• The average footprint in industrial nations is 11 metric tons
  • The average worldwide carbon footprint is 4 metric tons
  • The worldwide target to combat climate change is 2 metric tons

We have a long way to go to have a so-called carbon neutral footprint, but our daily efforts do add up to a comparatively smaller footprint. Yet, cutting our footprint by another half feels like a big goal.

Our effort to drive less and commute by transit cuts our transportation footprint by about half, we drive an average of 6,000 miles and the U.S. average is 12,000 miles for a total of 6+ tons. This could still be reduced, particularly by keeping our camping adventures closer to home. 

More than the driving, it’s obvious that our annual trip to see Hubby’s family back East has a huge footprint, nearly a third of our impact. I paid to offset our last trip, but I not going to fool myself into thinking that this wipes away the pollution. You’re probably asking yourself, how could I have a goal of traveling to Denmark while working to reduce our family footprint?! Well the simple answer is that family matters, and I miss my “family” and friends so much that I can barely stand to wait another year to see them all. To keep our footprint in balance, I am committing to only making the trip once a decade no matter how dearly I miss my adopted homeland.

Have you calculated your family footprint?
Which calculator do this is most accurate?

Sustainable Family Finances 
The story of a family creating an abundant and sustainable life.

Preserving Primer

Canning, and food preservation in general, is finding its way back into busy modern lives. Whether you preserve your own backyard harvest or simply store up the fresh farmer’s market flavor for a colder season, food preservation is both more sustainable and more economical.

Unfortunately, there’s also good reason to can for your family’s health. Many commercial canning companies line cans with an epoxy resin containing the BPA chemical .  I’ve known for several years about the potential harm from BPA laced baby bottles , but it was only this past winter that I realized that all my handy tomato cans contained BPA.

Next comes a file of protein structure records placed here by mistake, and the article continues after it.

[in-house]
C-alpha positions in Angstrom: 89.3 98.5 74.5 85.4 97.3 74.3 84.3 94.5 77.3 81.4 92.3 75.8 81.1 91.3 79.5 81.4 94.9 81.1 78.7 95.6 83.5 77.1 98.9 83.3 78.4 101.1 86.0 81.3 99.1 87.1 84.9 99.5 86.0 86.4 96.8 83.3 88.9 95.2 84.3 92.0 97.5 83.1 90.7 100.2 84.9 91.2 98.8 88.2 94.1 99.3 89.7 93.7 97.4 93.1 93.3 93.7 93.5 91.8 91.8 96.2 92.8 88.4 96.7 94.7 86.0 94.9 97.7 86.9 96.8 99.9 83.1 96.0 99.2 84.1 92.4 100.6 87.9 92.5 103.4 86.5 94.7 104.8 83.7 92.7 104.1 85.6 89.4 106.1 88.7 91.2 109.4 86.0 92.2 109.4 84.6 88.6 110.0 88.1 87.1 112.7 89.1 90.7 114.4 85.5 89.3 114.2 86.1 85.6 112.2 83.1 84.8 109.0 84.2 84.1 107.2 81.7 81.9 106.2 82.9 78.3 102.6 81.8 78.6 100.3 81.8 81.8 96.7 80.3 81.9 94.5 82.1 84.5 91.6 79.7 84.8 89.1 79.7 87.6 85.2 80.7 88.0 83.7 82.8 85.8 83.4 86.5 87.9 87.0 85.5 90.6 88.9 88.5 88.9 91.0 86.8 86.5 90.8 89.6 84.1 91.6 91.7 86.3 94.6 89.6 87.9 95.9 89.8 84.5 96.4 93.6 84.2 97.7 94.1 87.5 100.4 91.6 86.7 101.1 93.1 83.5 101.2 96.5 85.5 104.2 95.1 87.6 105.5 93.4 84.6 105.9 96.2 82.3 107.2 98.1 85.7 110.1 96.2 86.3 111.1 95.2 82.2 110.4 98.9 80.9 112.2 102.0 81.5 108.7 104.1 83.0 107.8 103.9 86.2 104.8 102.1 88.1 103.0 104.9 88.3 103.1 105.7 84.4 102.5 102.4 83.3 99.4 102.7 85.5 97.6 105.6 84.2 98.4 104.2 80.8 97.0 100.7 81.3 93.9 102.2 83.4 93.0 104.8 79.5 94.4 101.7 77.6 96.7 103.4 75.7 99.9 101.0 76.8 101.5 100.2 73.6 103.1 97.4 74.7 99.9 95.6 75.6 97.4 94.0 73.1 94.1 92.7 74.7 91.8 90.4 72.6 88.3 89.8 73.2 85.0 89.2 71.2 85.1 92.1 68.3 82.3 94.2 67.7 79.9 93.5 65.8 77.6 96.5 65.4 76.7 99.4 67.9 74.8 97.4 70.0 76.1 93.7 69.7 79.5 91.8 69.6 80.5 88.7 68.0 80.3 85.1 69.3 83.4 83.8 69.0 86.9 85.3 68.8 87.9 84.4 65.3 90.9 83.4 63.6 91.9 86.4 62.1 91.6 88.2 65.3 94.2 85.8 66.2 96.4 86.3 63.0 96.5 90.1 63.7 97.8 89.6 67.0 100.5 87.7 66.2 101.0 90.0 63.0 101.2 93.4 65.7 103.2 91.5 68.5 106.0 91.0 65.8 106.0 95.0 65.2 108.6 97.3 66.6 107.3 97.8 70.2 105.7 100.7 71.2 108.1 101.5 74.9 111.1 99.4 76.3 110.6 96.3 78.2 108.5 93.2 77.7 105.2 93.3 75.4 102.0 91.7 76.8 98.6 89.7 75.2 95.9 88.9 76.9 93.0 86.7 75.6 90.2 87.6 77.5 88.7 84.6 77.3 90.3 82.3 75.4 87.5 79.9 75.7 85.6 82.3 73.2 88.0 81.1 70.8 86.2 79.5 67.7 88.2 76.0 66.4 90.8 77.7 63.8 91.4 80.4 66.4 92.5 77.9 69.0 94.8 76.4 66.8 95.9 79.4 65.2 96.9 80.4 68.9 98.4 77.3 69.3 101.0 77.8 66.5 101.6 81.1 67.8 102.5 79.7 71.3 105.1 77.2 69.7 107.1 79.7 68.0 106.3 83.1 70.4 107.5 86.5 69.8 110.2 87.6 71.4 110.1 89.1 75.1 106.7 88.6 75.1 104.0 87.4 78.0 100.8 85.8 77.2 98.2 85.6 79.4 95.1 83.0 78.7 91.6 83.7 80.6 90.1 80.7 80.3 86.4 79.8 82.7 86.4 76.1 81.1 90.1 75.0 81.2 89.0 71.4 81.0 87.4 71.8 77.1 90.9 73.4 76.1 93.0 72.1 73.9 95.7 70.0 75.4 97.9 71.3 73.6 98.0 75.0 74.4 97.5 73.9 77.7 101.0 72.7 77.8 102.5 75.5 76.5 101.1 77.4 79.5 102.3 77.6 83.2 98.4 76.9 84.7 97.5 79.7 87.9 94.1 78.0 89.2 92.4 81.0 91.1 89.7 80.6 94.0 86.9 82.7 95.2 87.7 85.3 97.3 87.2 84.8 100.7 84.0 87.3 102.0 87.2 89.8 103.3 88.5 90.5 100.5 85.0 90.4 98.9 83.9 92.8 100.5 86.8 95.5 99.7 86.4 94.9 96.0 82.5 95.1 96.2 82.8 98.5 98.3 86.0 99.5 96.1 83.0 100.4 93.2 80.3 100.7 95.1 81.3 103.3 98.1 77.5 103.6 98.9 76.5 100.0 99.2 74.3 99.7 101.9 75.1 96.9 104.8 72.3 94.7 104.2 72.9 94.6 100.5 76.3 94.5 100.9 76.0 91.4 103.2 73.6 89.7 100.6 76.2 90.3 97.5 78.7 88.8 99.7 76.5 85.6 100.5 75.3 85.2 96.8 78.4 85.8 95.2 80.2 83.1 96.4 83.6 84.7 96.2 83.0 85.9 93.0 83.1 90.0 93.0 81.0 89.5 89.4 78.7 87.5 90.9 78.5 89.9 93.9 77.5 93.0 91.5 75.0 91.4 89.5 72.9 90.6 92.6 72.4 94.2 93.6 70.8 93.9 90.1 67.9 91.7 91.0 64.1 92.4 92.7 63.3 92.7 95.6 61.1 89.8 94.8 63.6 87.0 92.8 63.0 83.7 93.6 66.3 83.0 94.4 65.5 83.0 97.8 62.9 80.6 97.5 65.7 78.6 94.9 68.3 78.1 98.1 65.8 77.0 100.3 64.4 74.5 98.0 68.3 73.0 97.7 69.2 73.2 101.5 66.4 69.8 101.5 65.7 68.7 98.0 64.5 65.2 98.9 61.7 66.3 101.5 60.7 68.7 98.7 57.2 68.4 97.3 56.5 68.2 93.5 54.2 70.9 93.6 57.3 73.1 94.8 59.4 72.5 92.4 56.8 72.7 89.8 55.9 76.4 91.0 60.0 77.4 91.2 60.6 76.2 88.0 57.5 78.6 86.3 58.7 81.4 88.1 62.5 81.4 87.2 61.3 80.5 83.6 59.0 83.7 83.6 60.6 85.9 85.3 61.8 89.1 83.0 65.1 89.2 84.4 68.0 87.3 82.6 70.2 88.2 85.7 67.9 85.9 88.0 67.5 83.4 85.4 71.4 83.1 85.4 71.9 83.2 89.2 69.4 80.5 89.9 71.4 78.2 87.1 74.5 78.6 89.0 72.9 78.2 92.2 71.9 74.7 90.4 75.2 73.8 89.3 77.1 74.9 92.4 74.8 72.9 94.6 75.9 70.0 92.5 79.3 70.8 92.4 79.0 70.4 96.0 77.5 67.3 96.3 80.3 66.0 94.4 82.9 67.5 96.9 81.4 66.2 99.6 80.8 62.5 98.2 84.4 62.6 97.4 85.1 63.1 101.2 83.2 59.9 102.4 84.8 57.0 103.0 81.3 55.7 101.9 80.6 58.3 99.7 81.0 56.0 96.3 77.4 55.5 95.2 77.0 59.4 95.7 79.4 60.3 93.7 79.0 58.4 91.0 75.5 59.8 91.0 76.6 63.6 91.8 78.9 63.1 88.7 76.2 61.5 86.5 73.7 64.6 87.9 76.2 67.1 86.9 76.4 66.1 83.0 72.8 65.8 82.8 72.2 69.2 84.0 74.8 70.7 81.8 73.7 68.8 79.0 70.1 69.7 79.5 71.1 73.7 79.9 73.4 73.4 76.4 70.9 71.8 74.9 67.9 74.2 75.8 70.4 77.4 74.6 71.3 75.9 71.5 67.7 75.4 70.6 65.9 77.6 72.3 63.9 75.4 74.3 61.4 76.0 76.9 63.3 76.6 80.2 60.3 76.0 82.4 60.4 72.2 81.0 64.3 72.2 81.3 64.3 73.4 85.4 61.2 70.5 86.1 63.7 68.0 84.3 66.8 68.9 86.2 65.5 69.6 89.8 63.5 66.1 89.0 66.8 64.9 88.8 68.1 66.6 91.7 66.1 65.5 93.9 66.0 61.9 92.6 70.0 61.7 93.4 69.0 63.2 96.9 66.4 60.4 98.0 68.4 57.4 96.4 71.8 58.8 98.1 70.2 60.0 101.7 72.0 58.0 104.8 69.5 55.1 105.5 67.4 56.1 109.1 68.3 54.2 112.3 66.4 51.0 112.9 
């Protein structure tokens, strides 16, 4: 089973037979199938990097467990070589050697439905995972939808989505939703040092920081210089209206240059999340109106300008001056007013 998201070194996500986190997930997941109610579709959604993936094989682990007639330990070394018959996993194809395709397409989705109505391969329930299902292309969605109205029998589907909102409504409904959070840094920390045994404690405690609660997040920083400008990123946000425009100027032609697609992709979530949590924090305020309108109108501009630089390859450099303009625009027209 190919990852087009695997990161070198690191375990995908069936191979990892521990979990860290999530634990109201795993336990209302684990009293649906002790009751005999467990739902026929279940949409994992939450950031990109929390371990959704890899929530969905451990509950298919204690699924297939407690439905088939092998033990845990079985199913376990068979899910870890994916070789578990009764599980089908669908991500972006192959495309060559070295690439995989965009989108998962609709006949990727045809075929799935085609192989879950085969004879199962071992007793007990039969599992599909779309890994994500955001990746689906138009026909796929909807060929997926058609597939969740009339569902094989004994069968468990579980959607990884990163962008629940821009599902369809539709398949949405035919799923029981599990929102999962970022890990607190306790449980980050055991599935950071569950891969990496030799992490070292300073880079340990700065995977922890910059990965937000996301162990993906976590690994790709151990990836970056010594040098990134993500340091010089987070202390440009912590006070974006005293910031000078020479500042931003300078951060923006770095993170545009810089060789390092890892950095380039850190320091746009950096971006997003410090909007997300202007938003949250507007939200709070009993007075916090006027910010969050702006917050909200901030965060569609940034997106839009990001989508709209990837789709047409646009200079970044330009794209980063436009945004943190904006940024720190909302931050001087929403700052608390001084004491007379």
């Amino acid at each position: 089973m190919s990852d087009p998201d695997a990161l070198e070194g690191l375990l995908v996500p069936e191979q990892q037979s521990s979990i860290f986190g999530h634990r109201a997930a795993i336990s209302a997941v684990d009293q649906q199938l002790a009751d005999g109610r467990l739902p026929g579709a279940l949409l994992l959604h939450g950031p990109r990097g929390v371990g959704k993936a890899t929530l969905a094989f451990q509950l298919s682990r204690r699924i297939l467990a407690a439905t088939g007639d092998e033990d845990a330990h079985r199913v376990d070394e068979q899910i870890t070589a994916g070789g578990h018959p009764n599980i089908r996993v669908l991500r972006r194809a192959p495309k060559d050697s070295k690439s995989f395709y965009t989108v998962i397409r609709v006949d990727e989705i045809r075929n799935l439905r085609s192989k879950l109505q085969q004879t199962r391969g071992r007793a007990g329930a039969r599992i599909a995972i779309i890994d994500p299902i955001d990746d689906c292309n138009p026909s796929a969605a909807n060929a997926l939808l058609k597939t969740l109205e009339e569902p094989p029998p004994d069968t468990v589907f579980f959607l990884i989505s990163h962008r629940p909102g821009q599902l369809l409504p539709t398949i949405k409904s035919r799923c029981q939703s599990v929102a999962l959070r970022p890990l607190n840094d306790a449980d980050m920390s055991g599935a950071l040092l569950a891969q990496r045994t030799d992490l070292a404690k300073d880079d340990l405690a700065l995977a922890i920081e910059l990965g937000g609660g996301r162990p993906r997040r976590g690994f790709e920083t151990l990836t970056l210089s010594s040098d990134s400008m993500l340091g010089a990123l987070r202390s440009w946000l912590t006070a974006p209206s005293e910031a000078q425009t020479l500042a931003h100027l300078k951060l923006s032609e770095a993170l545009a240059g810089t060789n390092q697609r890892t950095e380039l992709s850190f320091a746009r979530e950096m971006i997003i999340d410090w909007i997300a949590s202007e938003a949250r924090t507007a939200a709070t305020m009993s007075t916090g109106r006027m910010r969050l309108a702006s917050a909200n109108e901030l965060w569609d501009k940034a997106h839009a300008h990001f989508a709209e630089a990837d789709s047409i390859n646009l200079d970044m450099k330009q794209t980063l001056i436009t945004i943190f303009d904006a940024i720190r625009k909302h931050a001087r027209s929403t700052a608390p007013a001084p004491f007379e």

This has renewed my motivation to become a confident canner. I’ve only dabbled in canning really, but have fond memories of making blackberry jam. I was eager to do more than just freeze this past summer, but with an infant the learning curve seemed too steep. 

So, I’ve been educating myself lately, well in advance of the harvest peak. A month ago I attended a lunch brown bag at the library, then gleaning some wisdom and recipes from my mom’s group, and an evening class on “ preserving the harvest .”  The most important thing I’ve learned so far is not to be intimidated! If you preserve in smaller batches it doesn’t take as much time as you’d think. Make it part of your lifestyle and have fun with it!

I also checked a few books out from the library  Homemade Living: Canning & Preserving with Ashley English: All You Need to Know to Make Jams, Jellies, Pickles, Chutneys & More

There will be more posts throughout the summer on food preservation, and I would love to exchange ideas with other newbies, dabblers and veterans.

What are your favorite foods to preserve for your family?

Sustainable Family Finances
The story of a family creating an abundant and sustainable life.